Carlsberg Cat Laughs 2010 [2]

Note: This review is from 2010

Review by Steve Bennett

This show marked an unfortunate first. In half a dozen years of coming to Kilkenny, I’ve never been to a show that wasn’t packed-to-the-rafters full. But this early Friday-night line-up attracted just a few dozen punters in a venue that could easily have accommodated five time more.

And what an unforgiving environment it was, too – a brutal concrete bunker with a couple of forlornly inappropriate mirrorballs to give the impression we are in Soviet-era Vladivostock’s only nightclub and acoustics so poor that every scraping chair or slamming toilet door echoed off every grey wall. Still, comedy has thrived under more unforgiving circumstances, so let’s see what happens…

Willie White’s compering was, unfortunately, as grim as the surroundings. He has a certain gift of the gab, but the material can be woeful. The by-the-numbers ‘where are you from?’/’That’s full of thieves/morons/inbreds’ is his fallback, while some of the gags are dubious indeed. The ancient line ‘I’ve got three kids – one of each,’ is followed by, ‘a boy, a girl and a hairdresser’ as everybody knows both that all hairdressers are gay; and poofters are simply hilarious. Throw in another routine that seeks laughs from a comedy Nigerian accent and you can chuckle like it’s 1976…

In the name of balance, some of his personal anecdotes of life in a tough quarter of Dublin are more amusing – and he’s got a damn fine singing voice – but too many of his routines are unlikeable for him to really impress.

Calm and collected Australian Carl Barron serves up a mixed offering, too; thought the highlights are delightful. With the assured poise of a man of great experience, he quietly shares his observations on the things we all do or say, even if they are quite ridiculous, illustrated by a careful physicality. He’s very much like Jimeoin in that respect, if not quite in the same league, but his recreation of creeping quietly around the house is a special delight.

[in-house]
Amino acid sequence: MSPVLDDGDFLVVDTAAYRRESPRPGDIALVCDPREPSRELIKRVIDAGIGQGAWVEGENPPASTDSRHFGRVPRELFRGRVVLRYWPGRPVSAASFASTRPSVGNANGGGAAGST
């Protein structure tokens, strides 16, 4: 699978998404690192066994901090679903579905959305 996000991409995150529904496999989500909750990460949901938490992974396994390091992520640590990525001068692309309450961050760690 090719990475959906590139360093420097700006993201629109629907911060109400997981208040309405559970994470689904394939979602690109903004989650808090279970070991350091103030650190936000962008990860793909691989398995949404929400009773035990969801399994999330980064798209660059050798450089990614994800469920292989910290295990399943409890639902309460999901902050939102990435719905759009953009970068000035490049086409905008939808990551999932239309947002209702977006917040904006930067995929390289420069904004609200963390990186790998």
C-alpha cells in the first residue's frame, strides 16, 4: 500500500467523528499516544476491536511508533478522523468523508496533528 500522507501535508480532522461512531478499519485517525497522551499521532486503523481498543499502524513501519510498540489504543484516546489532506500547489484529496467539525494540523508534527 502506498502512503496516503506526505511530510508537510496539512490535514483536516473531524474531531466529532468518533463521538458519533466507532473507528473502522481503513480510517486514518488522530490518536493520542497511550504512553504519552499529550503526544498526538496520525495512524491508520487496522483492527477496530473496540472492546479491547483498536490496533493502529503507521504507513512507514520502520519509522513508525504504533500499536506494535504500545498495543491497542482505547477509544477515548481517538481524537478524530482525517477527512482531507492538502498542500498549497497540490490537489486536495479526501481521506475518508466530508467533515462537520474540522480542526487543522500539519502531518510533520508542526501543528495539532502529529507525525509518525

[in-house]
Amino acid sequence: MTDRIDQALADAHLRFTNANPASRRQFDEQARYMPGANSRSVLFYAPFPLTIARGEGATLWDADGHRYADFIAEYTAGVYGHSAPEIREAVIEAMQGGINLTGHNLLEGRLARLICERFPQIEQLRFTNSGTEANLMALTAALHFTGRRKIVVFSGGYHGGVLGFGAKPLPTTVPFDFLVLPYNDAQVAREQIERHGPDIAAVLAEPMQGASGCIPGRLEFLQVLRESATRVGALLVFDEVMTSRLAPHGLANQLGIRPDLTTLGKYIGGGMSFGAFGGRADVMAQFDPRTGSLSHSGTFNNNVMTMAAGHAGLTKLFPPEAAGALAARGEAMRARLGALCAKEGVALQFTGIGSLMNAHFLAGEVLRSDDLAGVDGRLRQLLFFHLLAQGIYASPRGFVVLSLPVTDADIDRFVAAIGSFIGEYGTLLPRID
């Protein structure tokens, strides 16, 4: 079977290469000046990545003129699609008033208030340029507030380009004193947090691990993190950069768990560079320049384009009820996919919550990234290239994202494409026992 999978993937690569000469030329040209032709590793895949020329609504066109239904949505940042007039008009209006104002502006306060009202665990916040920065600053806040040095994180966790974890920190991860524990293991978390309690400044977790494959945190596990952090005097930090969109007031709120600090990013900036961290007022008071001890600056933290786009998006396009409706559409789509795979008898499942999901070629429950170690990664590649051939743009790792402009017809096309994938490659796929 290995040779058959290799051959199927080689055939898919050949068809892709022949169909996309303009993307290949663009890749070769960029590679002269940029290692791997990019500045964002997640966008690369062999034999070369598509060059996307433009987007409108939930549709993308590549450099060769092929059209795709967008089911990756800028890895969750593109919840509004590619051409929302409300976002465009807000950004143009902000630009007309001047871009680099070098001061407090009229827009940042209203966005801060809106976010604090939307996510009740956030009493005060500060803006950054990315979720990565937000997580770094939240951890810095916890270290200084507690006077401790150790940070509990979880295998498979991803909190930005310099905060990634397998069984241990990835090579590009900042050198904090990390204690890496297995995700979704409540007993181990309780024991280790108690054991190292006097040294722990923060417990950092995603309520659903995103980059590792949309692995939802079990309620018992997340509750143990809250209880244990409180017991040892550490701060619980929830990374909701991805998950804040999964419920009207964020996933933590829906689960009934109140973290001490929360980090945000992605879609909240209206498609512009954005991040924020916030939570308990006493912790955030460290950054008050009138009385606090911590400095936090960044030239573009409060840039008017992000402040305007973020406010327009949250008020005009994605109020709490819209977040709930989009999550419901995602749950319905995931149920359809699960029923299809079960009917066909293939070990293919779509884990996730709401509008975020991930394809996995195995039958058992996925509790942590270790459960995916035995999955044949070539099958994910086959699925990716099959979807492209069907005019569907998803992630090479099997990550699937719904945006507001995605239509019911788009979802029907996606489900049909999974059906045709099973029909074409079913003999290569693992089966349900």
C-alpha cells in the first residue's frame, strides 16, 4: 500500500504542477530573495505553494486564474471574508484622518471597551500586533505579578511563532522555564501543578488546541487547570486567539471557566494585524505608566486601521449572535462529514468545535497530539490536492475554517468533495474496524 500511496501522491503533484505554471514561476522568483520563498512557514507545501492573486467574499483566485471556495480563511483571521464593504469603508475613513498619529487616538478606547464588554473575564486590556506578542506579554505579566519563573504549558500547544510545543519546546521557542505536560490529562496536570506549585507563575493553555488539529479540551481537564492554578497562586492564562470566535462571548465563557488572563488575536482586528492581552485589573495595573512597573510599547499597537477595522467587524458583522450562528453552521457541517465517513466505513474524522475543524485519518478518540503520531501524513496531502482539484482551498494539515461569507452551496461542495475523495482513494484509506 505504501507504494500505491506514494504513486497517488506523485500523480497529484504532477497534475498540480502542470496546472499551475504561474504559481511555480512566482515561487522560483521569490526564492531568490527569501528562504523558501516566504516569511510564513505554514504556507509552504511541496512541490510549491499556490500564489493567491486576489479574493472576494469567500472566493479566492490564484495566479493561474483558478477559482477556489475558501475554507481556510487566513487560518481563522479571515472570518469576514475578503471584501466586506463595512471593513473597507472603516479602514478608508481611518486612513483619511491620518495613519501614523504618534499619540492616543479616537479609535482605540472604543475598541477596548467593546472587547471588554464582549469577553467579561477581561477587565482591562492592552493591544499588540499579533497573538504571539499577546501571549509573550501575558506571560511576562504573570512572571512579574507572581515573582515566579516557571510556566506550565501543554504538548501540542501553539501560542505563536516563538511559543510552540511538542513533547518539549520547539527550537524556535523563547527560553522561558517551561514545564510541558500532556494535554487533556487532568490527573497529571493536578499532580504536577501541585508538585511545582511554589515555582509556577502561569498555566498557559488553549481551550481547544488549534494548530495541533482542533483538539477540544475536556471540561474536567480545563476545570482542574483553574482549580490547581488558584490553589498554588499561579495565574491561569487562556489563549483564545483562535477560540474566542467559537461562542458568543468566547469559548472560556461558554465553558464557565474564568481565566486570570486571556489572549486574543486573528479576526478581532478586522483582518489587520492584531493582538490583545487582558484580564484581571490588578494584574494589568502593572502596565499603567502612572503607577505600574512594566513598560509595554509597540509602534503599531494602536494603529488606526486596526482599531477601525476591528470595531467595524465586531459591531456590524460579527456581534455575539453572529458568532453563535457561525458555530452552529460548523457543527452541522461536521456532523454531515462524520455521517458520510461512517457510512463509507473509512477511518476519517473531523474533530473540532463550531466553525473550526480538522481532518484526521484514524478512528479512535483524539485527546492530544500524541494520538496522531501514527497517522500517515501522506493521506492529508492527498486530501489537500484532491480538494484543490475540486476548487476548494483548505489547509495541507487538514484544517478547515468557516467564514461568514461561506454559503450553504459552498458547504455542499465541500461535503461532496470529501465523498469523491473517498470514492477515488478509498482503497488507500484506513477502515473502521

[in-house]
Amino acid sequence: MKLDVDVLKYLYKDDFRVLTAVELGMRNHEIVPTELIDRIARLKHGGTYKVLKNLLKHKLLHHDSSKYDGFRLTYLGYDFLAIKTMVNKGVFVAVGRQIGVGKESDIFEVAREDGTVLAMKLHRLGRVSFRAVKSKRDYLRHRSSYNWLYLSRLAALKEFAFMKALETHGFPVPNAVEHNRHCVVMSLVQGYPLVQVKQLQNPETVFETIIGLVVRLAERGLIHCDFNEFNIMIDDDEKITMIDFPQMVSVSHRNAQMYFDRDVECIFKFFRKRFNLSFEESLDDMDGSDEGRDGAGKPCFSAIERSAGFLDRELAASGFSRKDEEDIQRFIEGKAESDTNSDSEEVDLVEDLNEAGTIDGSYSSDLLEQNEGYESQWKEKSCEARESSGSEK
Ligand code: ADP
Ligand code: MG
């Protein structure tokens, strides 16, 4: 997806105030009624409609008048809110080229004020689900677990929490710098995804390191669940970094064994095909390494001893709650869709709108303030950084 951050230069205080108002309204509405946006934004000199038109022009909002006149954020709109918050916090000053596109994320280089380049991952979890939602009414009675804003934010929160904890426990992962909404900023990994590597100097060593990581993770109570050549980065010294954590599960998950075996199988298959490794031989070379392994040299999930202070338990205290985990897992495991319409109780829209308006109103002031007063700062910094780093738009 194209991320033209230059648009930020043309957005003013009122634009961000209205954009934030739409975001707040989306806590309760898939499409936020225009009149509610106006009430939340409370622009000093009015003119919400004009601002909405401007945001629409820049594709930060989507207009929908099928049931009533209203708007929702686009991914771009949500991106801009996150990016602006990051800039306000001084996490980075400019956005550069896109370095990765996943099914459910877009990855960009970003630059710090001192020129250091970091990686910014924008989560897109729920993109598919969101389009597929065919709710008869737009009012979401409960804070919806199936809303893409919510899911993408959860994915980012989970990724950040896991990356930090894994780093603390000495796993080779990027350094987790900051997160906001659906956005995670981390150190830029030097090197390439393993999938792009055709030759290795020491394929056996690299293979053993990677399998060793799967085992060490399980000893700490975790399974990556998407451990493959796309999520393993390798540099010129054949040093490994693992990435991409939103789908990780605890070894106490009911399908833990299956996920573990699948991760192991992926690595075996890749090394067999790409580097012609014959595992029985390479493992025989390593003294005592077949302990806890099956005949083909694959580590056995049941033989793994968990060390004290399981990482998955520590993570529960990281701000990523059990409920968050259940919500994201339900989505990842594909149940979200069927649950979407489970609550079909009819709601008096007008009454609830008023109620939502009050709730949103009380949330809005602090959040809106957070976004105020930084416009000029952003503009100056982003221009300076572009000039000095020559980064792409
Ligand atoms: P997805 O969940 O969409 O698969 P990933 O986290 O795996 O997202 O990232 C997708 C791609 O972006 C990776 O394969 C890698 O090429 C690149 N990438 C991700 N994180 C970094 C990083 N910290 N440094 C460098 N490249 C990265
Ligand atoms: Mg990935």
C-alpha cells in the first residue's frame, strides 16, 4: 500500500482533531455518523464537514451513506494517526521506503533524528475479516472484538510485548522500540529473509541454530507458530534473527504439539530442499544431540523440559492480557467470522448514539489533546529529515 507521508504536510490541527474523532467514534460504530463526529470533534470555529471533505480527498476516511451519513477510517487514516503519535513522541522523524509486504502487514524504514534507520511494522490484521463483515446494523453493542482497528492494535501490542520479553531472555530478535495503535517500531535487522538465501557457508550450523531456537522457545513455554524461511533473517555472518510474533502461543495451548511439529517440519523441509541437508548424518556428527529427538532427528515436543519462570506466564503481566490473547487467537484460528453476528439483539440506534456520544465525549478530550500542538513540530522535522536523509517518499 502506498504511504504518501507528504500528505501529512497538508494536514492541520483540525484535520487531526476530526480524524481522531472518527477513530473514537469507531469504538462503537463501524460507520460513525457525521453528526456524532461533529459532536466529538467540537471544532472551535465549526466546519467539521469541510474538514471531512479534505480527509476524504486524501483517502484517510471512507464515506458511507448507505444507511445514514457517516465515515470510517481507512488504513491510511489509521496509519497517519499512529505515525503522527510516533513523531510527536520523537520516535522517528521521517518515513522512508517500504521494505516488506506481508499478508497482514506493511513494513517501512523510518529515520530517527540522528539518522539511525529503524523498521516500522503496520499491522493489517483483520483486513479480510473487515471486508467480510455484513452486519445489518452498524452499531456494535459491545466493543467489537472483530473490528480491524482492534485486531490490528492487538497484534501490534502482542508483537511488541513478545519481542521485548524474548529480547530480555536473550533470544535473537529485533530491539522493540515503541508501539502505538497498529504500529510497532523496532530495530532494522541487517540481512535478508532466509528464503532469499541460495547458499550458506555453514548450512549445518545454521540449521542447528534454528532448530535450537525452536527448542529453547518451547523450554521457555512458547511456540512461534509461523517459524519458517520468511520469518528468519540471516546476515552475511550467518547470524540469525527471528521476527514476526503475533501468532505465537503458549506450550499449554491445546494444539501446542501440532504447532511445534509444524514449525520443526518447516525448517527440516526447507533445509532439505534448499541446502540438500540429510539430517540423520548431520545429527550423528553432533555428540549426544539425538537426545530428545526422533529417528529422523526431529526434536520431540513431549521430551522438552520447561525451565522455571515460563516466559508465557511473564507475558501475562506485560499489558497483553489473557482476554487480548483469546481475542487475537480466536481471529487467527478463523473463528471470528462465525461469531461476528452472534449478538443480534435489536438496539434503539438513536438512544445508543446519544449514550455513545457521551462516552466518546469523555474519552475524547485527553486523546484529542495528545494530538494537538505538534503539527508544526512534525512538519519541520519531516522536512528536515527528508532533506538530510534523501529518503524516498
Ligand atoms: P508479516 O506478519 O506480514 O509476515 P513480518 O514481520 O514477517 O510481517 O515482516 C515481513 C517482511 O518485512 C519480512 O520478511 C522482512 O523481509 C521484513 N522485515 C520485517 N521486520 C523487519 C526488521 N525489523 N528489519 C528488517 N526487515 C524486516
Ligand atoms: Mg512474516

That he can wring a lot of comedy out of the mundane is never better illustrated than his take on the old confusions about the word ‘thong’ on both sides of the planet; which although an easy, old target forms the basis of an elegantly constructed tower of double entendre.

Sketch group Idiots Of Ants suffered most from the limitations of the room, with several crucial lines lost to the poor acoustics, meaning these ‘greatest hits’ didn’t quite get the reception they usually do. The audience were slow to pick up on the pantomime irony of the hen night scene, playfully poking at male-female stereotypes, or buy into the scene where fathers-to-be are indoctrinated in the way of the awful ‘dad joke’ – but we got there in the end.

The group’s writing is taut and careful, with scenes slowly revealing the strong ideas at their comic heart, and the quartet are engaging performers – flexible enough to overplay the knowing wink through the fourth wall if it brings the crowd on board, as was needed tonight.

But closing act Jason Byrne was the only act to truly grasp this difficult gig by the horns, making no bones about the inadequacies of the room, with a brutally funny comparison which could have been offensive had it not been accompanied with his usual childlike sense of fun. Likewise, when he stumbled across a German girl in the audience, he was plunged into his own ‘don’t mention the war’ moment – unable to stop himself goose-stepping across the stage or raising his hand in Nazi salute.

Other audience members were teased with an equal sense of fun, in a typically spontaneous set, with much of the joy generated from the knowledge that this is a unique, shared experience. The mixed-bill nature of Cat Laughs means you are almost certain to see the same comedian more than once – but at least with Byrne you won’t see the same jokes.

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Published: 5 Jun 2010

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DVD (2009)
Carl Barron: Live

Past Shows

Edinburgh Fringe 2010

Carl Barron


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